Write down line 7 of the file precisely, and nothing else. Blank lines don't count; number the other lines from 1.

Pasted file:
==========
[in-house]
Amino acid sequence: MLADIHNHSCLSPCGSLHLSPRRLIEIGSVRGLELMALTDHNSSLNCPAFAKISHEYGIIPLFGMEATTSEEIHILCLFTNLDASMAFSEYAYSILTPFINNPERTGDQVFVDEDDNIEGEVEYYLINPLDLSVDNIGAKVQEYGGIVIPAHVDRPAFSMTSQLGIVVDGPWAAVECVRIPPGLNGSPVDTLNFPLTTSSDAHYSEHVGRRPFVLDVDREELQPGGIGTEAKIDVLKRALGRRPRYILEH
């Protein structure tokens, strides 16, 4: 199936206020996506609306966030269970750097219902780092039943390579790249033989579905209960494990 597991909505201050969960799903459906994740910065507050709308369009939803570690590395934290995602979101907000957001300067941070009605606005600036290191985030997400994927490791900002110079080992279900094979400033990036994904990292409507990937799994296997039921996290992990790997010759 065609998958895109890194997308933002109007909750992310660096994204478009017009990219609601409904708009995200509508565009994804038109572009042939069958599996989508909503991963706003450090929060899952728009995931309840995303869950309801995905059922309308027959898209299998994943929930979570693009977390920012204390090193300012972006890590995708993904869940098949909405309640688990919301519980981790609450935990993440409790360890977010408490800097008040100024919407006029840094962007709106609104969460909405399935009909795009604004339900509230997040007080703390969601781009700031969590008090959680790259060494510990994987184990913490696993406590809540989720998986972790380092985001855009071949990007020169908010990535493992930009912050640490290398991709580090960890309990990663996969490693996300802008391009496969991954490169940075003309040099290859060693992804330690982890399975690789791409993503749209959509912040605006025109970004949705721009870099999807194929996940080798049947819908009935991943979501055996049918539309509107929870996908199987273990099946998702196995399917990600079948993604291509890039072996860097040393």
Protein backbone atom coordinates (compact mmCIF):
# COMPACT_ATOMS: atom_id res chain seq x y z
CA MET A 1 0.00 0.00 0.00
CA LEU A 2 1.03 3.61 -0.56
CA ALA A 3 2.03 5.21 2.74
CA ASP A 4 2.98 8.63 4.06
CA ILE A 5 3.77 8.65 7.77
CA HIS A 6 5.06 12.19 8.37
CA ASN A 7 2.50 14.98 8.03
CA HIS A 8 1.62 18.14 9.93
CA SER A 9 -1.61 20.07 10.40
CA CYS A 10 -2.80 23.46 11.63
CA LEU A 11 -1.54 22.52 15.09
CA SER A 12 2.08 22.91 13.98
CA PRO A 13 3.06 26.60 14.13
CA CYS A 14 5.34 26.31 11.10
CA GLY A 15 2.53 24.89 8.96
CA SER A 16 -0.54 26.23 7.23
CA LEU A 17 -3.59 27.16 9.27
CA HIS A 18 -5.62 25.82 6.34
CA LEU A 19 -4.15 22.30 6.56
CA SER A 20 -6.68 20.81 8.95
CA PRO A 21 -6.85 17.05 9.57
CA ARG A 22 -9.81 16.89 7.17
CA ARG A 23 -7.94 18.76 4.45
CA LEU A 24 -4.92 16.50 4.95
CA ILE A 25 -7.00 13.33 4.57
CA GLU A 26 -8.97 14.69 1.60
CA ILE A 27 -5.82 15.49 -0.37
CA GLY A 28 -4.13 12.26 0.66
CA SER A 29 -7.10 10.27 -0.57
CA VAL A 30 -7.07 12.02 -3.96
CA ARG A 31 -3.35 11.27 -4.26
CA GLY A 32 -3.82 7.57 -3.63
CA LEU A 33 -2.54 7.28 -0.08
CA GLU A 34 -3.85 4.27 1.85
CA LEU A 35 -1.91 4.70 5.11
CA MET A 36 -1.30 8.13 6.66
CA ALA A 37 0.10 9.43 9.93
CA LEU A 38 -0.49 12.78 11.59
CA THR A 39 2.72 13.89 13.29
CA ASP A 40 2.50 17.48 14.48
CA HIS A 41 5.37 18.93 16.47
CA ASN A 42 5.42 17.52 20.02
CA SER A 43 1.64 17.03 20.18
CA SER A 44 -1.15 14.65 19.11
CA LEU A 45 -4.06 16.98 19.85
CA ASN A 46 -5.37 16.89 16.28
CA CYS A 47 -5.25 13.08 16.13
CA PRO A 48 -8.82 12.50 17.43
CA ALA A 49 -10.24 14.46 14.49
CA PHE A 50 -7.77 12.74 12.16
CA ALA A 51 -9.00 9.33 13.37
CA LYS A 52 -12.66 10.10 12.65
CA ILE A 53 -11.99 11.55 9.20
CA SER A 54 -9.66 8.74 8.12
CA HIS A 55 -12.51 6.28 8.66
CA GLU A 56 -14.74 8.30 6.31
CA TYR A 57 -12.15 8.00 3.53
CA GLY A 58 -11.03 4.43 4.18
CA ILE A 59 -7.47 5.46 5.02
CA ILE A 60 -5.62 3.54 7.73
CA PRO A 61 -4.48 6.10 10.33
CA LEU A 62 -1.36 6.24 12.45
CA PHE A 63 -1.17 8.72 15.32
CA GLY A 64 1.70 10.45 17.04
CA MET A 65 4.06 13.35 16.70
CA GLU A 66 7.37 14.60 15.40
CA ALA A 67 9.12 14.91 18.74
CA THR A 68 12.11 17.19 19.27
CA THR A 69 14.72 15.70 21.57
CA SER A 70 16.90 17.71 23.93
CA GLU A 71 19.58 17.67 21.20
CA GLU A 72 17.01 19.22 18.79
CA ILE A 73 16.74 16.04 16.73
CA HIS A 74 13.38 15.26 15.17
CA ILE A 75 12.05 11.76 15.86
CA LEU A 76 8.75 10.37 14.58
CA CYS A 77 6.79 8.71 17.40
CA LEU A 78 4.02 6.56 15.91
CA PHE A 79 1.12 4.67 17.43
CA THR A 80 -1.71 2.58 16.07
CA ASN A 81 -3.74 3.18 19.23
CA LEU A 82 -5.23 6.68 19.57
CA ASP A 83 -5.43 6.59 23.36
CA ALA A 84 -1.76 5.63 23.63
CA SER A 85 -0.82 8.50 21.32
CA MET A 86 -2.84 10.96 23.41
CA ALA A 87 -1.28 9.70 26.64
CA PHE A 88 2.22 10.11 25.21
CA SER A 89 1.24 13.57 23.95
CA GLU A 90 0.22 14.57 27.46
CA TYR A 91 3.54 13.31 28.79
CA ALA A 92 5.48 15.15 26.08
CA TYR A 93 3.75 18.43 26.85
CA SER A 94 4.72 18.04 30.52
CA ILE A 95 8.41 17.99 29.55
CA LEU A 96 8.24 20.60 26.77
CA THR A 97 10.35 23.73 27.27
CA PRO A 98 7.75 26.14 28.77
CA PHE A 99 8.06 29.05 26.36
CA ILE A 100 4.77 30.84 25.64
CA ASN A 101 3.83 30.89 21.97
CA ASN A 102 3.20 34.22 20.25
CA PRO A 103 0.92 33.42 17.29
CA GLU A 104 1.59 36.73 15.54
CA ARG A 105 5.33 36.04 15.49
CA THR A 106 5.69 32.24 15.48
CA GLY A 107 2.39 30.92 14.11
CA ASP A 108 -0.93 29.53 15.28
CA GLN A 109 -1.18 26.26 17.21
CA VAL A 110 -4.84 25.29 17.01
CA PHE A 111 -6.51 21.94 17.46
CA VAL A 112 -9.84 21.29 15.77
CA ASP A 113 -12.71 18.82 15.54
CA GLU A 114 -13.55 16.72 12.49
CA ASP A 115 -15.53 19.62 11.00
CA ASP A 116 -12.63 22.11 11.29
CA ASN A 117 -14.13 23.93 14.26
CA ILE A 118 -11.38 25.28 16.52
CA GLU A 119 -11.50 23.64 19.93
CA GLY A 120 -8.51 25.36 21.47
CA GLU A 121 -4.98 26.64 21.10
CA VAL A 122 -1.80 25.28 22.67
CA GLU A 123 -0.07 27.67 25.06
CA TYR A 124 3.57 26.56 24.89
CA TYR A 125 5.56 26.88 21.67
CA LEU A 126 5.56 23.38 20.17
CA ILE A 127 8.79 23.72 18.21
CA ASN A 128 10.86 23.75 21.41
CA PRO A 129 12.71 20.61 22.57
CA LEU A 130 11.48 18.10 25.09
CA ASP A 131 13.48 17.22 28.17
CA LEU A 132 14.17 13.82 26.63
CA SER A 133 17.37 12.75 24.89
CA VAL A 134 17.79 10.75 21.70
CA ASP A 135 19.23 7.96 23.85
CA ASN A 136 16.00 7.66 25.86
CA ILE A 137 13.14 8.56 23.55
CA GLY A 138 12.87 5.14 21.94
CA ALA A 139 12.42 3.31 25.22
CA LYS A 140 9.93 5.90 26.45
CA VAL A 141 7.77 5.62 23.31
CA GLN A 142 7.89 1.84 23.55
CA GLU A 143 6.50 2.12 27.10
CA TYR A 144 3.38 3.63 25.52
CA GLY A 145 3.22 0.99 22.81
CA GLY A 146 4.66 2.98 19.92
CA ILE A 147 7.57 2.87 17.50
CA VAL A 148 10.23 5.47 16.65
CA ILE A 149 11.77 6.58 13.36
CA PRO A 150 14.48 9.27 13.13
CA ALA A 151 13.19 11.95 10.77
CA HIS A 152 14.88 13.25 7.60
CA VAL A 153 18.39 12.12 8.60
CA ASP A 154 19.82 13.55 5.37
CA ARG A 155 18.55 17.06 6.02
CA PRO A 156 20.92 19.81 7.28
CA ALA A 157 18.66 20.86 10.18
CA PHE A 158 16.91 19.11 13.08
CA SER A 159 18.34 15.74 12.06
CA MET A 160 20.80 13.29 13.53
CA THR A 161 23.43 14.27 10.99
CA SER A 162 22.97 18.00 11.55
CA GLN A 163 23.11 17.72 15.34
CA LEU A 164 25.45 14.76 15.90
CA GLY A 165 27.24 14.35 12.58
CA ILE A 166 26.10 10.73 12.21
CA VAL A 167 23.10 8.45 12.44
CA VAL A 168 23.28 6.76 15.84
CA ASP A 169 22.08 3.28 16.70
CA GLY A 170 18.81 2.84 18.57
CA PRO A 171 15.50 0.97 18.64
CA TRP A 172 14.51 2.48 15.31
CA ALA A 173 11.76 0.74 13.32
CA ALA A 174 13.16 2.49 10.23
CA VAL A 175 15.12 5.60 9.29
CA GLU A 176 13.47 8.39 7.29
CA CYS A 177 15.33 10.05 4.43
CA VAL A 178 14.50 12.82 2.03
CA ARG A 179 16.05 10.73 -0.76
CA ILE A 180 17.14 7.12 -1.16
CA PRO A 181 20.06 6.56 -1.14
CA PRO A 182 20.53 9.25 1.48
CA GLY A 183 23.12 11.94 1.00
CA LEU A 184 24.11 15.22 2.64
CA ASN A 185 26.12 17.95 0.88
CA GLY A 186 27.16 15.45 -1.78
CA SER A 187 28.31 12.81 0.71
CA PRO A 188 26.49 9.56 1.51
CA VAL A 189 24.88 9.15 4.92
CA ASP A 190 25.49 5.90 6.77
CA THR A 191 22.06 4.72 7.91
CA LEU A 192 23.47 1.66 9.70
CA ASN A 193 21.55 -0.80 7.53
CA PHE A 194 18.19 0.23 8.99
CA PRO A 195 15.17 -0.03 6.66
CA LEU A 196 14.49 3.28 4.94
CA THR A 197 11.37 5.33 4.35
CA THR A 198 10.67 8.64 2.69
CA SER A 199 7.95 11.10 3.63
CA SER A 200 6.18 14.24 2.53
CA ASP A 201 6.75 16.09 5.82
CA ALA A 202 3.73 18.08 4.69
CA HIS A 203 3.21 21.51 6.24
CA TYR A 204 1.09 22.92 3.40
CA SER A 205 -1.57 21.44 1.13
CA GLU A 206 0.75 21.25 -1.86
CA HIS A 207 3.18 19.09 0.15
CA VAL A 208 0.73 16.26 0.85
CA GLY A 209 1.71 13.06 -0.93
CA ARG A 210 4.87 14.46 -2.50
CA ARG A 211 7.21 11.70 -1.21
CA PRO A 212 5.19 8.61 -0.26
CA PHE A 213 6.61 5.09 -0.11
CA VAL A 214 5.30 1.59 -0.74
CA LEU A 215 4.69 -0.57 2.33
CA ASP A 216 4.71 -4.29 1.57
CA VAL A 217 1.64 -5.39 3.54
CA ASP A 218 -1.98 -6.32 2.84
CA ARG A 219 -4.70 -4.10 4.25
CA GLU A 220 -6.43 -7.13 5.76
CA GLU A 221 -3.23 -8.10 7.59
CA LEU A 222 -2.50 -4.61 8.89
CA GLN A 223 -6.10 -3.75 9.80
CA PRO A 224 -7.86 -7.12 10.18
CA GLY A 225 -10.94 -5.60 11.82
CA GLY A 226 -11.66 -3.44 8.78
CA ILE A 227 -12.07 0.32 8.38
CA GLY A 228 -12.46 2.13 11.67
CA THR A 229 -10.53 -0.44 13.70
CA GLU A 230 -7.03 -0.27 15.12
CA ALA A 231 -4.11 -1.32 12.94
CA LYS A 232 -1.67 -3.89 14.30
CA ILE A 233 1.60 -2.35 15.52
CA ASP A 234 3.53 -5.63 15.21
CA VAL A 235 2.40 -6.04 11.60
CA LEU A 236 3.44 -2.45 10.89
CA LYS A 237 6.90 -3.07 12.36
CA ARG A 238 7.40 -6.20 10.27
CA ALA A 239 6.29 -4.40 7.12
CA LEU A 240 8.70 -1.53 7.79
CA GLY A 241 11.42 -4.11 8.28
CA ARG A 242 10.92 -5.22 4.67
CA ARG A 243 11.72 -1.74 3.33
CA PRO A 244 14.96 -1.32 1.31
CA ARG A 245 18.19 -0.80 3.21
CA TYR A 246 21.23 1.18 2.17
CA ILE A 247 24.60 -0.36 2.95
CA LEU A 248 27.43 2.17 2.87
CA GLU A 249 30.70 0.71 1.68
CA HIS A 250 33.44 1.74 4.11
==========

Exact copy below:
CA LEU A 2 1.03 3.61 -0.56